Trib shows most readership gains in U.S.
The Tribune-Review showed the highest gains in readership over the past five years of any newspaper in America's top 48 markets, which were dominated by sinking readership.
According to surveys by International Demographics Inc., an independent media research firm in Houston, the number of Tribune-Review readers jumped 17.8 percent from 2007 to 2012.
In stark contrast to all but five other markets, the number of average daily Trib readers ballooned to 464,256 from 394,009 in that span.
“People in Pittsburgh love their news. It's a city full of news junkies,” said Mike Bustell, executive vice president of marketing and sales for International Demographics.
“I would feel good about that report. It's contrary to the conventional wisdom that newspapers are fading,” said John Morton, a media analyst and consultant in Jessup, Md.
“The only exceptions to that are the iconic newspapers, like the New York Times and the Wall Street Journal,” said Morton. “Even the Washington Post has not escaped the down trend.”
Neither did the Trib's main competitor, the Pittsburgh Post-Gazette. Its readership dropped by 14.5 percent over the last five years — to 732,126 from 856,600 — according to International Demographics' Media Audit report.
Randy Waugaman, the P-G's director of audience, downplayed the drop in print-edition readership and emphasized the newspapers' gains in readers online. The P-G's online edition grew to 3.8 million viewers last year from 2.8 million in 2008, he said, citing data from the Alliance for Audited Media.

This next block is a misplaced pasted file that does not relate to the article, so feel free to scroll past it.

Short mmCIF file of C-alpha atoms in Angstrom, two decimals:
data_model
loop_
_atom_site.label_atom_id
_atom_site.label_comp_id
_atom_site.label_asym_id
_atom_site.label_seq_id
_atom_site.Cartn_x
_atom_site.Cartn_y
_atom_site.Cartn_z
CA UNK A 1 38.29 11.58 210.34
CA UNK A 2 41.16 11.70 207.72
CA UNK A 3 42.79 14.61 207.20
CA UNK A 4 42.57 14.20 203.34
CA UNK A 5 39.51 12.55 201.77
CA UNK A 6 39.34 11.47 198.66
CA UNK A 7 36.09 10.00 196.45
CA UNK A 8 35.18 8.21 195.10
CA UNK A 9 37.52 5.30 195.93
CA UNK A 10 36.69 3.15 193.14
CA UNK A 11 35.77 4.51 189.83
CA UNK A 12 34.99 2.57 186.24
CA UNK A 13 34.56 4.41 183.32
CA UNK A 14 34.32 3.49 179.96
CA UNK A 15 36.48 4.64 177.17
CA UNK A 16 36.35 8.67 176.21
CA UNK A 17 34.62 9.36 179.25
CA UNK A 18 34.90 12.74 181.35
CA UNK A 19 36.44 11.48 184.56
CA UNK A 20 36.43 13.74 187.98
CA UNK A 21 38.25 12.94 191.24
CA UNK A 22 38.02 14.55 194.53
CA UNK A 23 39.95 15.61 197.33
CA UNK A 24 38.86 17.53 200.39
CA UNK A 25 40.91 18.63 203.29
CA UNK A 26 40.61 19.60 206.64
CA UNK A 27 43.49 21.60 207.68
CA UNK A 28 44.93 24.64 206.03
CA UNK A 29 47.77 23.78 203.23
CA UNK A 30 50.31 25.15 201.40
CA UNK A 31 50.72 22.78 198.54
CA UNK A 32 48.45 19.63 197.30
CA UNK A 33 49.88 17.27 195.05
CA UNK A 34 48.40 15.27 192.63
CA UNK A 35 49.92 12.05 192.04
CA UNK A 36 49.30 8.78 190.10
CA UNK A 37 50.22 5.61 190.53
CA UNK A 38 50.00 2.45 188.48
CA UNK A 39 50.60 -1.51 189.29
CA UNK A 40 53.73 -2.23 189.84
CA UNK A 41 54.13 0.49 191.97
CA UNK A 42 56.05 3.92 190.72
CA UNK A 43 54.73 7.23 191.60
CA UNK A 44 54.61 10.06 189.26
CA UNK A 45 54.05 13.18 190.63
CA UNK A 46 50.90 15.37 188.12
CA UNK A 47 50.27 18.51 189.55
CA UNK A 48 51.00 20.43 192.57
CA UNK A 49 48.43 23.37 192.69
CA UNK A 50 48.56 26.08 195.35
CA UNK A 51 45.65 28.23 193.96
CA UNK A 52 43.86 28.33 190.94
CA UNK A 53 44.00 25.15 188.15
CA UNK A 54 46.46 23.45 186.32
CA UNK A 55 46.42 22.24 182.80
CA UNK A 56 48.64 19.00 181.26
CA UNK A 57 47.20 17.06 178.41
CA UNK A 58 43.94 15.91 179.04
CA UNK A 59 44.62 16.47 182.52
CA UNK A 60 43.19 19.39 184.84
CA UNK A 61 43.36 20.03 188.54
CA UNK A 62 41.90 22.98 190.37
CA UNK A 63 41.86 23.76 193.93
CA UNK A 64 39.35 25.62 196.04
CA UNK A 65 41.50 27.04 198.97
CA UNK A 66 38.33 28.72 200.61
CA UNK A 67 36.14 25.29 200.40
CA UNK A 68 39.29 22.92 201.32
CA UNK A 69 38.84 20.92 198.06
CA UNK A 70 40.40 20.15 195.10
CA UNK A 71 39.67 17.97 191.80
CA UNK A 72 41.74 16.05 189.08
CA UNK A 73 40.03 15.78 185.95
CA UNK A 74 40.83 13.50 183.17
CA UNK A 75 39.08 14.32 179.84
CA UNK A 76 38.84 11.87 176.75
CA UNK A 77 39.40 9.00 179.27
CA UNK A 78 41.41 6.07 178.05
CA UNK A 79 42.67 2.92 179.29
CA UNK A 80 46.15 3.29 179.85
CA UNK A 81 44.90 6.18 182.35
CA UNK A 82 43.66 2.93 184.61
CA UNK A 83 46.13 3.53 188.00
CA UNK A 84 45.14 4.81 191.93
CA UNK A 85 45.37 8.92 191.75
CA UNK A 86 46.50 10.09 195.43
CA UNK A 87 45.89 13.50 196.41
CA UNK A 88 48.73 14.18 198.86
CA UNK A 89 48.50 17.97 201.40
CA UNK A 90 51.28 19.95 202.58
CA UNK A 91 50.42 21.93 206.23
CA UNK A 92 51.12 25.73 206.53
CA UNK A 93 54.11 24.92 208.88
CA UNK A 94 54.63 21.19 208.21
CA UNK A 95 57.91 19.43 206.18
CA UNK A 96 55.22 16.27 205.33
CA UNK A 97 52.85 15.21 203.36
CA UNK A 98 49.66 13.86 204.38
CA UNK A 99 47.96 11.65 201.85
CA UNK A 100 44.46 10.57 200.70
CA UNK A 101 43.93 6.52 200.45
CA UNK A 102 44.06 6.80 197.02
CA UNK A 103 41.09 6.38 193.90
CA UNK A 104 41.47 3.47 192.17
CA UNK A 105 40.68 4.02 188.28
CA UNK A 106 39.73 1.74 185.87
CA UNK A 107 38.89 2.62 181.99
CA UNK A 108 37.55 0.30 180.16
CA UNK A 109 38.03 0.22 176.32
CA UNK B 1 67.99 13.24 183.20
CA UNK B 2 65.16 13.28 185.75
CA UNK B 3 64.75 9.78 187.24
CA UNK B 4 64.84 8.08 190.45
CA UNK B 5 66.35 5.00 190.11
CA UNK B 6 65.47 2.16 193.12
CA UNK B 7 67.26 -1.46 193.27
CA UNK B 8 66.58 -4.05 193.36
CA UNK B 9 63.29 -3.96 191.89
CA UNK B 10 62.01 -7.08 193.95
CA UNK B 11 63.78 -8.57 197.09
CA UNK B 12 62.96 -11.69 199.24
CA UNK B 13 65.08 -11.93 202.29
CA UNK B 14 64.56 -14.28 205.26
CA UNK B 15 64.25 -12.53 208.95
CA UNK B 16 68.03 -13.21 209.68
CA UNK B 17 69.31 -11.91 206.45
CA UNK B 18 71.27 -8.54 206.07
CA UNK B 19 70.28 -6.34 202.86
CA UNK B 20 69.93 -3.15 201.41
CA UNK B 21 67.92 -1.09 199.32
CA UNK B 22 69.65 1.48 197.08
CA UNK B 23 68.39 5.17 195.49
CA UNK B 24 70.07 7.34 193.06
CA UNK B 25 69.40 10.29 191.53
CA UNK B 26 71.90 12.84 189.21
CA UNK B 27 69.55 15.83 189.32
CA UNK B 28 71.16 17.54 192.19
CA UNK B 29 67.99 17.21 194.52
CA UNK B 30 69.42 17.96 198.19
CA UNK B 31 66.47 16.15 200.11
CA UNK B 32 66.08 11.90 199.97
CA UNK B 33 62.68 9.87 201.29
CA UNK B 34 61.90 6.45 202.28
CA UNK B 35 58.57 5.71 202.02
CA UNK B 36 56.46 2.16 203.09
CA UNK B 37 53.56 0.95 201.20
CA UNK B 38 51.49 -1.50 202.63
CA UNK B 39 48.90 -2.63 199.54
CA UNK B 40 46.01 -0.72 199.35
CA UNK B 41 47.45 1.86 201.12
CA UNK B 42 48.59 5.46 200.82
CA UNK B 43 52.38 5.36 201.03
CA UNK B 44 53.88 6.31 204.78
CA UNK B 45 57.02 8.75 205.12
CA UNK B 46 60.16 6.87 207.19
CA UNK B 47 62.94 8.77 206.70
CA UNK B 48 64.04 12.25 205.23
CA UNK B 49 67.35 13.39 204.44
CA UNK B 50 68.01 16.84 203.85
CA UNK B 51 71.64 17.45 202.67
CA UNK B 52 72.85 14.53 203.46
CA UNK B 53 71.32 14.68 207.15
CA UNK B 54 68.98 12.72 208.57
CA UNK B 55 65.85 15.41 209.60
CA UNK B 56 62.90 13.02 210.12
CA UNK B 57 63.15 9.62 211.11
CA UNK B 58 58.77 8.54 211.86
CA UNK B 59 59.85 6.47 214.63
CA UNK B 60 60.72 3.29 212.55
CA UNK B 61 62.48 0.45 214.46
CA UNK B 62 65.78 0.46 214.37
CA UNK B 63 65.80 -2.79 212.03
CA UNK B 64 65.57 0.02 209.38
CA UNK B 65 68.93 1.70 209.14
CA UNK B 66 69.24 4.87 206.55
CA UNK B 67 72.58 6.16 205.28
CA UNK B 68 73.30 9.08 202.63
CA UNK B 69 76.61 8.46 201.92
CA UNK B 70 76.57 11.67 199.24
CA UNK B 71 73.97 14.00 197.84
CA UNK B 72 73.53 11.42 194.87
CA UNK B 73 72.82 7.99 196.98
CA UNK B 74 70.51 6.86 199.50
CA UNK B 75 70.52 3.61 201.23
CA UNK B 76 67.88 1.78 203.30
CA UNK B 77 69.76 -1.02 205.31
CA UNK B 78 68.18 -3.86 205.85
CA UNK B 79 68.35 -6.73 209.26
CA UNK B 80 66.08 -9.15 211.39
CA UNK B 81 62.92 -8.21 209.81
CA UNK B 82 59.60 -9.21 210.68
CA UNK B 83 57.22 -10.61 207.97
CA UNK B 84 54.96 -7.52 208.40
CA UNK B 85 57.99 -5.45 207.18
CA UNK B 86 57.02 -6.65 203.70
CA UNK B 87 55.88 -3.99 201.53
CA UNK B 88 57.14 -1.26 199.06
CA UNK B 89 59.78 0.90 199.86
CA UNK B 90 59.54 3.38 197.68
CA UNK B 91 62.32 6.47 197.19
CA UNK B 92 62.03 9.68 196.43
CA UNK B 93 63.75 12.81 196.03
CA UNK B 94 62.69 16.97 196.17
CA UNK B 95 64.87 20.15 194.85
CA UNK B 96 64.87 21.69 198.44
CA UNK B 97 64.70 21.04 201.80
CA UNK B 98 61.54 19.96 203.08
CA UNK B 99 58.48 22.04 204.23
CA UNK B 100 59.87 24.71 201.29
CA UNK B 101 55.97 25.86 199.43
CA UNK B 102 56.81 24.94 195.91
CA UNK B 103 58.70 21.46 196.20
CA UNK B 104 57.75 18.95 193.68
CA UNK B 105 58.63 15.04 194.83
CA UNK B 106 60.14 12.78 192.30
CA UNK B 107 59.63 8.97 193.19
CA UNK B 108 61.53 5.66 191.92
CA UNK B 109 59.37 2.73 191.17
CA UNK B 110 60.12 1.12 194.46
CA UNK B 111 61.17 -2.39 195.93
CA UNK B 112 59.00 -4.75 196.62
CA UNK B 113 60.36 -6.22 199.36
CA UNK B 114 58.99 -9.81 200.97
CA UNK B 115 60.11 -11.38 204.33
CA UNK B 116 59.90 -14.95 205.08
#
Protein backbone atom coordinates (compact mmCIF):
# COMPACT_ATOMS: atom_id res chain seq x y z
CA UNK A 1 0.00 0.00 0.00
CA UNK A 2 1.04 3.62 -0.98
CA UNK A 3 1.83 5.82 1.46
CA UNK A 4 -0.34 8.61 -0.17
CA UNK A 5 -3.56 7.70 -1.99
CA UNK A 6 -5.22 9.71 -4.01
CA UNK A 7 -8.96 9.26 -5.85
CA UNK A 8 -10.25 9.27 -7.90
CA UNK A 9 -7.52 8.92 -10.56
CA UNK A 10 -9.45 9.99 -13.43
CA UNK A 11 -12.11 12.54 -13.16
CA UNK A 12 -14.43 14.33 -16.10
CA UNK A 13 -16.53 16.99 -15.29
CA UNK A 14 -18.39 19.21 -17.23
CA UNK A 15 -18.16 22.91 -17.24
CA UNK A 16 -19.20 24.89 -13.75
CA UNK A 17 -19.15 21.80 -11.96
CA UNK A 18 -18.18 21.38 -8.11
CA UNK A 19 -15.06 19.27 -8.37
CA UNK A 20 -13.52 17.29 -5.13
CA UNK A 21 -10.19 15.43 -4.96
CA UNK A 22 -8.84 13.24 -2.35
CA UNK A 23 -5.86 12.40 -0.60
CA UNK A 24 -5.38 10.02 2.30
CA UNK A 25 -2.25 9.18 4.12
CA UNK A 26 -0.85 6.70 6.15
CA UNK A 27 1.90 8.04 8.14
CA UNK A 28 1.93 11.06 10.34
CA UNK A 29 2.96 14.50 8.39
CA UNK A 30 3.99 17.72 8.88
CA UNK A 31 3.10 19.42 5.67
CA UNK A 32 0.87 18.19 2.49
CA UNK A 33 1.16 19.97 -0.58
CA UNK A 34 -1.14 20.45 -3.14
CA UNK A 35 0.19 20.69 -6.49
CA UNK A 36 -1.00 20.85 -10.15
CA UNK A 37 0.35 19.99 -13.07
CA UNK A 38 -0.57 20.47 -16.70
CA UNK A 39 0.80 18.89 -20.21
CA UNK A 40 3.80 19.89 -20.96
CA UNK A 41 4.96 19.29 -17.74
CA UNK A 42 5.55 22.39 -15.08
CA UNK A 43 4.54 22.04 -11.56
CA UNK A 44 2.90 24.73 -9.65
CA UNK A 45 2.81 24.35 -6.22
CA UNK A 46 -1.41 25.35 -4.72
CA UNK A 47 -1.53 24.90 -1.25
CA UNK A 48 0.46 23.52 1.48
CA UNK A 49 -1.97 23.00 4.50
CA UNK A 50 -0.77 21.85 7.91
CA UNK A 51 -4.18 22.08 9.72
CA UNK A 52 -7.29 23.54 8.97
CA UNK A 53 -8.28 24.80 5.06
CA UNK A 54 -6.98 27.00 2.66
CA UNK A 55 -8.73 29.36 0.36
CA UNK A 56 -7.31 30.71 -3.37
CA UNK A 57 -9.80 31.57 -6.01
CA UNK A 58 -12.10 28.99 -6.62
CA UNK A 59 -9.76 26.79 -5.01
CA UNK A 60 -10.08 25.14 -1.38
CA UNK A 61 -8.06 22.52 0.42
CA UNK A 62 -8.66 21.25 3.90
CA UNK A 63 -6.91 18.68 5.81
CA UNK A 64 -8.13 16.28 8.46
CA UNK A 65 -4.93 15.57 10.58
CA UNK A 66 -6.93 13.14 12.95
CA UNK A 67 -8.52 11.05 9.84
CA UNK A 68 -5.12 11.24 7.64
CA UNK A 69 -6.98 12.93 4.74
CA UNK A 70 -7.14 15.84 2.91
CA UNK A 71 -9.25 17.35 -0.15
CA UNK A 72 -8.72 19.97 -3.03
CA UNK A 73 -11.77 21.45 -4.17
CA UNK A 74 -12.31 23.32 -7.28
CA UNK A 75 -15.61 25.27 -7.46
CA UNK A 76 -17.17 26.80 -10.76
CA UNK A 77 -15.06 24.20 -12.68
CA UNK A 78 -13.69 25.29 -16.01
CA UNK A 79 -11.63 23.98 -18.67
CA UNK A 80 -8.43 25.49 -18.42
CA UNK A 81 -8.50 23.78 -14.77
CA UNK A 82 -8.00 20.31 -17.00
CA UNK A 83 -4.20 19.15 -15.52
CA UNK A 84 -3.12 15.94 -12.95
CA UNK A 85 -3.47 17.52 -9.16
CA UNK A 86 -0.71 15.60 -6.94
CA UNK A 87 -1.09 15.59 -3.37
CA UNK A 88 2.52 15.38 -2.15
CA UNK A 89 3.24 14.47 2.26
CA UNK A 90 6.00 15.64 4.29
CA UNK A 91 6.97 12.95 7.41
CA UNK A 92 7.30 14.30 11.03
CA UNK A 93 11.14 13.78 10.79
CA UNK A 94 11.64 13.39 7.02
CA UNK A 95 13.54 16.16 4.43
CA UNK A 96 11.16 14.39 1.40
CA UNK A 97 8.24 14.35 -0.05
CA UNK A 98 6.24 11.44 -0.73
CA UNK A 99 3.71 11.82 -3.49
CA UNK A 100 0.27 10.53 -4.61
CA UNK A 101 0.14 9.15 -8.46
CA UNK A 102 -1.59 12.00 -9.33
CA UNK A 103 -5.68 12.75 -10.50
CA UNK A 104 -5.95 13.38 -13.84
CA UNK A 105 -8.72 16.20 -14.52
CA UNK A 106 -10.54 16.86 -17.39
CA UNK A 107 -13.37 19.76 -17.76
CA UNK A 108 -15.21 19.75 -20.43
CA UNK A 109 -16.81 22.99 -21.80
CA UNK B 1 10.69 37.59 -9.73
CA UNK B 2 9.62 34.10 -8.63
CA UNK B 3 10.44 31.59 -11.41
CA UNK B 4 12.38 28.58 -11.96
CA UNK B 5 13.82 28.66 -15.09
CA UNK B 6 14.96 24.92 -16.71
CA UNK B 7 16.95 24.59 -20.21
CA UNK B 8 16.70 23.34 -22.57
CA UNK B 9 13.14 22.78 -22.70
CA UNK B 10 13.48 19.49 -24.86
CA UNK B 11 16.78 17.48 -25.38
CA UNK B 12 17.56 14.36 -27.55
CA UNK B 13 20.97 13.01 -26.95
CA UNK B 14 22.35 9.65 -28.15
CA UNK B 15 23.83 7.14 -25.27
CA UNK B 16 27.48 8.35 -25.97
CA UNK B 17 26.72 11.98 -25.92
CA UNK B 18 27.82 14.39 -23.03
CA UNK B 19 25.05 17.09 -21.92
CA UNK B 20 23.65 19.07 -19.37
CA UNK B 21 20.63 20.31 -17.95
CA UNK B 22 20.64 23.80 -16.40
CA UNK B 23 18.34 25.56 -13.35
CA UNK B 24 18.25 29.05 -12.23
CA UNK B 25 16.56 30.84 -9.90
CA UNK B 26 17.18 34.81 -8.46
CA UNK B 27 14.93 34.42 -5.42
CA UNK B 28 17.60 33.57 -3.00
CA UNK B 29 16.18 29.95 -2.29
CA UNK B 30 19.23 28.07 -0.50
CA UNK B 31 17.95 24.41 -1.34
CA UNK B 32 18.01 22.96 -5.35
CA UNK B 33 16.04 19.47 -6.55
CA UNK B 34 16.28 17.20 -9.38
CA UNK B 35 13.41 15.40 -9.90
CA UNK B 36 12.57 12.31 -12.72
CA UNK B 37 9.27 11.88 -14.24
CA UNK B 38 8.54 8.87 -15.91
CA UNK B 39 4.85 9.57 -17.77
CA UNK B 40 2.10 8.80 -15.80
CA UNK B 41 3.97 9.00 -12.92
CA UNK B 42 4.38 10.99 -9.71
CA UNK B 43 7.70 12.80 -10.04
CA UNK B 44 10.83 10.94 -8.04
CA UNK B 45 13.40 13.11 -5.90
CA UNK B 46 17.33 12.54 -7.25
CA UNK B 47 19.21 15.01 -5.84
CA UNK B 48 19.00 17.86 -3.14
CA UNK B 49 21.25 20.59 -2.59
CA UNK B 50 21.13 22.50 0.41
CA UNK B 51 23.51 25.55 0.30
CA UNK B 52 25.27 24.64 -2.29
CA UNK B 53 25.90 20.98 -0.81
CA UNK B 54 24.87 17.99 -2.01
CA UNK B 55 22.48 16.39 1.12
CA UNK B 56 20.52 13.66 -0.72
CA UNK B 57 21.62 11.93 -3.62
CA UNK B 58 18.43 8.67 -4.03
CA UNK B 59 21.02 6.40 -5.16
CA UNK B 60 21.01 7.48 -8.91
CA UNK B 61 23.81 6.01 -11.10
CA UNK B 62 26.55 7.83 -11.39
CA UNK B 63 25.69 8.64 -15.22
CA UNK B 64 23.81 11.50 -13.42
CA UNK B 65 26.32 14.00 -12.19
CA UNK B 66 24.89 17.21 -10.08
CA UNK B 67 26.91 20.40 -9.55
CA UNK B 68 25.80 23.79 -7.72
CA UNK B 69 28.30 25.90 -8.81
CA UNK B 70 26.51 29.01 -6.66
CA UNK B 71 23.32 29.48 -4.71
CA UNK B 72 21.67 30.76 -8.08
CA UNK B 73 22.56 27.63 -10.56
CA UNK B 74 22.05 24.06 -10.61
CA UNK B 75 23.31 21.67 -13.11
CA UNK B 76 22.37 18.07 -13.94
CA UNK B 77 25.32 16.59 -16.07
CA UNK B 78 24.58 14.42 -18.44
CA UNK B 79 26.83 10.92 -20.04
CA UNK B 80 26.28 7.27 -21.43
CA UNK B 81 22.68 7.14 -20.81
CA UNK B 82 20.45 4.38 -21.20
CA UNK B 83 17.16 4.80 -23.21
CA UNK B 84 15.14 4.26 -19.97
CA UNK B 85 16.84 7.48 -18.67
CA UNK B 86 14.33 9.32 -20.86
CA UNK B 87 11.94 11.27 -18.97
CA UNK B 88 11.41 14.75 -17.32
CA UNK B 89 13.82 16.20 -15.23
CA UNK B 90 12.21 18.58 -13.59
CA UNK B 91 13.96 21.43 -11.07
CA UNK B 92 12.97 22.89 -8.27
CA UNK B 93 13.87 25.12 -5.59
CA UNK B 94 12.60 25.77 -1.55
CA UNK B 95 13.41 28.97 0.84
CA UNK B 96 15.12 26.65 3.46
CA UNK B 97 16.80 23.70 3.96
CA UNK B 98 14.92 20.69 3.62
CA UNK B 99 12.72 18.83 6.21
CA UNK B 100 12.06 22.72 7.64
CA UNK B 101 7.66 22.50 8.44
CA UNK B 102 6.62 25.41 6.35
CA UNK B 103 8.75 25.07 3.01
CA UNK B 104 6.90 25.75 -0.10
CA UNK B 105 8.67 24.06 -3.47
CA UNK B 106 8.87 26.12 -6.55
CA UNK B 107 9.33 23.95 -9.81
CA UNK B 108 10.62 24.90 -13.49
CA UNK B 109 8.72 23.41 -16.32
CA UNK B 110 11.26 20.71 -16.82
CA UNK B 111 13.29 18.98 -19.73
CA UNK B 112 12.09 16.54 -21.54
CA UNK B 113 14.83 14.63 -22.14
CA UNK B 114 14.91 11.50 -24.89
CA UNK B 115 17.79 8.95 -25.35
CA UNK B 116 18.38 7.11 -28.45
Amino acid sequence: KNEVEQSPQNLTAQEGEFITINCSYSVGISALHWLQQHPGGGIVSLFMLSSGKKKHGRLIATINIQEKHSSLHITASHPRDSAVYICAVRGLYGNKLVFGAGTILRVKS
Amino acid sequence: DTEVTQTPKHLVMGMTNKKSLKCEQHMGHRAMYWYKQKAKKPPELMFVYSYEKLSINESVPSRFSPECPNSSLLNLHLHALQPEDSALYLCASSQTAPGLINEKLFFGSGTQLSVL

“Certainly, print is an important part of what we do every day and will continue to be,” said Waugaman. “But we're trying to serve our readers in the best possible manner.”
The Media Audit laid out a flood of sinking readership at other newspapers in the last five years. For example:
• The Philadelphia Inquirer fell 23.8 percent.
• The Chicago Tribune dropped 15.6 percent.
• The Atlanta Journal-Constitution plunged 26.7 percent.
International Demographics has produced its Media Audit report for 42 years. It conducts phone surveys of one in every 1,000 adults in the nation's 48 largest media markets each March/April and September/October, then estimates average daily readership. The company polled 1,881 people in Western Pennsylvania.
It first asked people if they had read a newspaper in the past week. Those that did then were asked which newspaper(s) they read. Only print-edition versions of newspapers, not on-line versions, were counted. On that basis, the Trib picked up 17.8 percent more readers in the past five years.
“The result reflects the efforts of our circulation team, and now the digital team, over the last six years,” said Ralph Martin, chief executive of Trib Total Media Inc., the Tribune-Review's parent company.
“Our strategy has been to reach more and more people in the Greater Pittsburgh region, and this report supports the notion that we've done that and more,” said Martin.